Tag Archives: america

Russian phantoms, American identity and S-Town

On my April MoveTo Town and Country Arts page: Pick of the month: Russian phantoms The Design Museum resurrects utopian Soviet architecture Don’t miss: American abyss From Edward Hopper to Grant Wood: 1930s Americana at the Royal Academy Commuter corner Samanta Schweblin’s Fever Dream and new podcast … Continue reading

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BWW Interview: Rachel Tucker

The actress and singer discusses her first solo tour. Read my full BroadwayWorld interview here

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Buried Child, Trafalgar Studios

This revival of Sam Shepard’s apocalyptic 1978 play has gained resonance since 2016’s most apocalyptic political development – namely, Donald Trump cynically harnessing Midwestern anger and disillusionment. The latter is on display in heightened, American Gothic form in this Pulitzer … Continue reading

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One Night in Miami, Donmar Warehouse

“I shook up the world.” So says young gun and new heavyweight champion Cassius Clay (shortly to become Muhammad Ali) in those heady moments after his shock defeat of Sonny Liston in February 1964. But a meeting that same night … Continue reading

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Father Comes Home From The Wars, Royal Court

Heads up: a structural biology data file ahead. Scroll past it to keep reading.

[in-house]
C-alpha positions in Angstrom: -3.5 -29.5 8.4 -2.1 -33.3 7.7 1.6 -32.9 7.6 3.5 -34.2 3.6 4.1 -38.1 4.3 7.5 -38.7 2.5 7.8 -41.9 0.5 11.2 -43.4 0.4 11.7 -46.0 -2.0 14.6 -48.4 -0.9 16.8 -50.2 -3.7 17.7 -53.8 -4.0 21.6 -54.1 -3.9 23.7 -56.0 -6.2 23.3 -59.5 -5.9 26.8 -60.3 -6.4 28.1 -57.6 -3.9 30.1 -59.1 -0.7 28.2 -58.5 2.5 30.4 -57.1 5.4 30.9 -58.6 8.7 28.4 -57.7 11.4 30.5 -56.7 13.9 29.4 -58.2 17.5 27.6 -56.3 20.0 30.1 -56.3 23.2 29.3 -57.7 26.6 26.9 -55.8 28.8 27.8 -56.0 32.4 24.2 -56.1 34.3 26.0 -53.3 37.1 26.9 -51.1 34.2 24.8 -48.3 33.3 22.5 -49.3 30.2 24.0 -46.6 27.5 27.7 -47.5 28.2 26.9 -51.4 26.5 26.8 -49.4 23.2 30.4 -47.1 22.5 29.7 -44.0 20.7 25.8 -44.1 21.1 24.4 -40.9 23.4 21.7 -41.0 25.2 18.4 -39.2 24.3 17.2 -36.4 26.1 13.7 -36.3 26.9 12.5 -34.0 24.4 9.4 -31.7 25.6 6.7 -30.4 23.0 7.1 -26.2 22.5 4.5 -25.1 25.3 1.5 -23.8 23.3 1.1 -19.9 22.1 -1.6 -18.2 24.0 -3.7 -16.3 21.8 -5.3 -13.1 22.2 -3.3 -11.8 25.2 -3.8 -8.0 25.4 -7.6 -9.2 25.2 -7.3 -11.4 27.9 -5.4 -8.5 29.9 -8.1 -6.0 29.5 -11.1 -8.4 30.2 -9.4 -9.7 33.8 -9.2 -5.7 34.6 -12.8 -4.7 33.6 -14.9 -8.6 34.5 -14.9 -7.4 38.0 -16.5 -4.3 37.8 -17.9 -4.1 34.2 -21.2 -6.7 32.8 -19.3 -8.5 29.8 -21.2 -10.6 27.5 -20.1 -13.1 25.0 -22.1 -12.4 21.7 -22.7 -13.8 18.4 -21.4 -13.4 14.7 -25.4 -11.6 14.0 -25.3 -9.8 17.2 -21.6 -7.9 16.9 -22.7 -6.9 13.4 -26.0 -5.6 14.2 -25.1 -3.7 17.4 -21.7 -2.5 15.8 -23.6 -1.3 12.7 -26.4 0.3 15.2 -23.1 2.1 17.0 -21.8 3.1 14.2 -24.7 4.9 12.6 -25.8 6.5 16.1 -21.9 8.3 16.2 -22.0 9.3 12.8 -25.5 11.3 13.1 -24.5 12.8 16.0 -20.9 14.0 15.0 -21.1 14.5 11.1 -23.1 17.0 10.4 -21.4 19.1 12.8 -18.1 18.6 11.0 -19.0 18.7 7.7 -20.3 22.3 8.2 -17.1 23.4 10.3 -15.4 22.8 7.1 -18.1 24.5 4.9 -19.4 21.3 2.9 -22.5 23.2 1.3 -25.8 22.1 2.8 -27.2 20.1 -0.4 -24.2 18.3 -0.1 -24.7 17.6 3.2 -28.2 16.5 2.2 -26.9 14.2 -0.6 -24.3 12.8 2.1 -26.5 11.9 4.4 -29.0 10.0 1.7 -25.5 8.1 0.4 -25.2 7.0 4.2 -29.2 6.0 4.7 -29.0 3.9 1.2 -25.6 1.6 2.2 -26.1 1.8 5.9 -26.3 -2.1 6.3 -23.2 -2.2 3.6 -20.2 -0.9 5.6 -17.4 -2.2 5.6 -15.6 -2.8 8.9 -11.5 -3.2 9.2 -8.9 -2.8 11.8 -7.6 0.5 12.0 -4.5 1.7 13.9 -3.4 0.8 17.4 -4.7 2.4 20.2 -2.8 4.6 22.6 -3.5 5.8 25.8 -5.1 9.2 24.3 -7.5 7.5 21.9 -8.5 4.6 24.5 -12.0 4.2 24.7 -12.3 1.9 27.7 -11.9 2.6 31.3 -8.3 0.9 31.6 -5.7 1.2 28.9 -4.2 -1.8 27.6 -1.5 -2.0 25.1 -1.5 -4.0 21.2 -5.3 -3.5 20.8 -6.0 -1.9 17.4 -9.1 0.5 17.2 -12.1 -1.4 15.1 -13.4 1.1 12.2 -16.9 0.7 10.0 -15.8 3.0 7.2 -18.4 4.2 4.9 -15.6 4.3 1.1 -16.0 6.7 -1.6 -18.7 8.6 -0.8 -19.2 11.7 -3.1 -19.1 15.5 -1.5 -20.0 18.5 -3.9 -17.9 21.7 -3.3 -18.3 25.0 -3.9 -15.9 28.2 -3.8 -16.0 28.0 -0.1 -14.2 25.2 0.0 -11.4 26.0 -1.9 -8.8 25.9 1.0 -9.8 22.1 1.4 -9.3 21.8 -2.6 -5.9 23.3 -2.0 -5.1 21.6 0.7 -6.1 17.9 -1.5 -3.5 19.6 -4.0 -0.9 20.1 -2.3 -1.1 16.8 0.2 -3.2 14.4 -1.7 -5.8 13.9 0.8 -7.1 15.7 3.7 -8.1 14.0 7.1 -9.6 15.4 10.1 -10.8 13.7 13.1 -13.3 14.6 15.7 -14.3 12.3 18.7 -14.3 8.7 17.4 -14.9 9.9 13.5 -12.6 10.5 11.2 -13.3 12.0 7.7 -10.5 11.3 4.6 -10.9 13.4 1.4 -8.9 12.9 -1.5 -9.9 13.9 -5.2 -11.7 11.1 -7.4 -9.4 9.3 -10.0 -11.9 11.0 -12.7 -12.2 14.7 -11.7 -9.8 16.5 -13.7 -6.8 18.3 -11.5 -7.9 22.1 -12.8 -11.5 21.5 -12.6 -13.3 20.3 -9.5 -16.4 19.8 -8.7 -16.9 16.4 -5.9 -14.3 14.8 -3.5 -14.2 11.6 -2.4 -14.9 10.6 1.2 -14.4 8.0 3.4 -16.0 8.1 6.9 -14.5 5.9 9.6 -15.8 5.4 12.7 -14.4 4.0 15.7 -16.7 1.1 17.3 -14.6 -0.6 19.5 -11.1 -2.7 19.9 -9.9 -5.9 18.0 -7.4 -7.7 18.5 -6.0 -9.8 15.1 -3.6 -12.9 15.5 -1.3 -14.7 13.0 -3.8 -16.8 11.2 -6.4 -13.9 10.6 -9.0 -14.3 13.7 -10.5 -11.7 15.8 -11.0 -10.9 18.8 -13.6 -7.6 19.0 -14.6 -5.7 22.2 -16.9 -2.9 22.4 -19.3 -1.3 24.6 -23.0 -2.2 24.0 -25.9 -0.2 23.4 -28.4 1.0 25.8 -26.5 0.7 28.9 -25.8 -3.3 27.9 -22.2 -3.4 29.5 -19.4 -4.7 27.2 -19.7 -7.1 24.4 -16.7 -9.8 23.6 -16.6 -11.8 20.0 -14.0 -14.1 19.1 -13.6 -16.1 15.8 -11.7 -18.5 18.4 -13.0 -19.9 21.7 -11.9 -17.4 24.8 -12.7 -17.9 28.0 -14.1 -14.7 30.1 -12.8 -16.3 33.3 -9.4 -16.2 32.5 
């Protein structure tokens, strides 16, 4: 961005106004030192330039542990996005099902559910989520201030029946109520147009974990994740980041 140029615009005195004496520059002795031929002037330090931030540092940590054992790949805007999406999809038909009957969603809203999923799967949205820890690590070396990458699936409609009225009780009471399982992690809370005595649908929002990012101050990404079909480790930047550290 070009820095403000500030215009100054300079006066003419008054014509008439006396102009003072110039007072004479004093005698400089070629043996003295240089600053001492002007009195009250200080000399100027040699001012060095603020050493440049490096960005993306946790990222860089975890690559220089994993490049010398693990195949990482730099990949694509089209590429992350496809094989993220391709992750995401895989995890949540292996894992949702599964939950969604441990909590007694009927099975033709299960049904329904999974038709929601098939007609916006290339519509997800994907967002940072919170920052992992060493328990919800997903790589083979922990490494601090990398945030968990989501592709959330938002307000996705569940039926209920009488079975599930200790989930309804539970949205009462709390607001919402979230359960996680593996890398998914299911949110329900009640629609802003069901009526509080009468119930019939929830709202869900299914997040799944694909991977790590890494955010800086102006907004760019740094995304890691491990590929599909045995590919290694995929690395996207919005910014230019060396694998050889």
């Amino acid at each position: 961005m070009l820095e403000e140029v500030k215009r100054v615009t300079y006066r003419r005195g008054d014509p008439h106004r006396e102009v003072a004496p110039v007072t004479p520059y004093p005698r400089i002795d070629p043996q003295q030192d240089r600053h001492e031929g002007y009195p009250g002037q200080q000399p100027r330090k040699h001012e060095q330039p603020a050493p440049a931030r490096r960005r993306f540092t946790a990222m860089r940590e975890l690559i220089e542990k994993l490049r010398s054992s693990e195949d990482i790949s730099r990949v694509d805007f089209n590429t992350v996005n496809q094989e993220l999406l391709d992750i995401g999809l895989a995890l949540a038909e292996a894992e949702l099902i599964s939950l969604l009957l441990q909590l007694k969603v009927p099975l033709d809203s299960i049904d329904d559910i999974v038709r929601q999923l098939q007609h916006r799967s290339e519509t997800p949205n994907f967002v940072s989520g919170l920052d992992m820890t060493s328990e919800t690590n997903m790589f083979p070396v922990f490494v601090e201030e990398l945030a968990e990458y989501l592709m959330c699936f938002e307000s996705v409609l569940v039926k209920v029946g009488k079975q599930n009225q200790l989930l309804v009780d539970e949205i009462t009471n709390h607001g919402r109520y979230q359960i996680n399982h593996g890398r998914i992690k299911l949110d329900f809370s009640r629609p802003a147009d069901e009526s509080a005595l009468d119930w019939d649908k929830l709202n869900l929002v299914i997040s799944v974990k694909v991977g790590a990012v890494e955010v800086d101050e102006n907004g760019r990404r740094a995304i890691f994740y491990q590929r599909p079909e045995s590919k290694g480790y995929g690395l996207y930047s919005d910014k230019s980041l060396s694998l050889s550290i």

The current racial crisis in America might seem too urgent, too horrific, for us to be constantly seeking historical stories, but Suzan-Lori Parks’s play cycle makes a vividly articulate case for the long thread running from 19th-century slavery to 2016 debate … Continue reading

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Bugsy Malone, Lyric Hammersmith

For those in sore need of a theatrical pick-me-up, jazz square your way over to Bugsy Malone. Last year’s smash-hit opener of the redeveloped Lyric has been given a well-deserved encore, with Sean Holmes’s production once again nailing the beguiling … Continue reading

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Wild, Hampstead Theatre

Who do you trust? The EU Referendum campaign has exposed a mounting suspicion of the establishment, from financial institutions to press and politicians, and our sense of nationhood has never been murkier. But if we cease to believe in anything, … Continue reading

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The Spoils, Trafalgar Studios

“The most interesting characters are initially difficult to like,” proclaims Jesse Eisenberg’s would-be filmmaker protagonist, in case his cringe comedy’s mission statement was otherwise unclear. Ben is an outlandish collage of unlikeable qualities: abusive, misanthropic, arrogant, vicious, self-loathing, needy, and … Continue reading

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Show Boat, New London Theatre

Racial politics, addiction, violence and economic hardship. The subject matter of Jerome Kern and Oscar Hammerstein II’s musical, based on Edna Ferber’s sprawling novel, shocked on its 1927 premiere, as did its integrated story and score and revolutionary dramatic heft. … Continue reading

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Funny Girl, Savoy Theatre

Vaudeville is having quite the West End moment, with Funny Girl inheriting the Savoy from Gypsy and Mrs Henderson Presents over at the Noël Coward. Gypsy is the pick of the bunch dramatically, delivering theatre history with real psychological heft, but Sheridan … Continue reading

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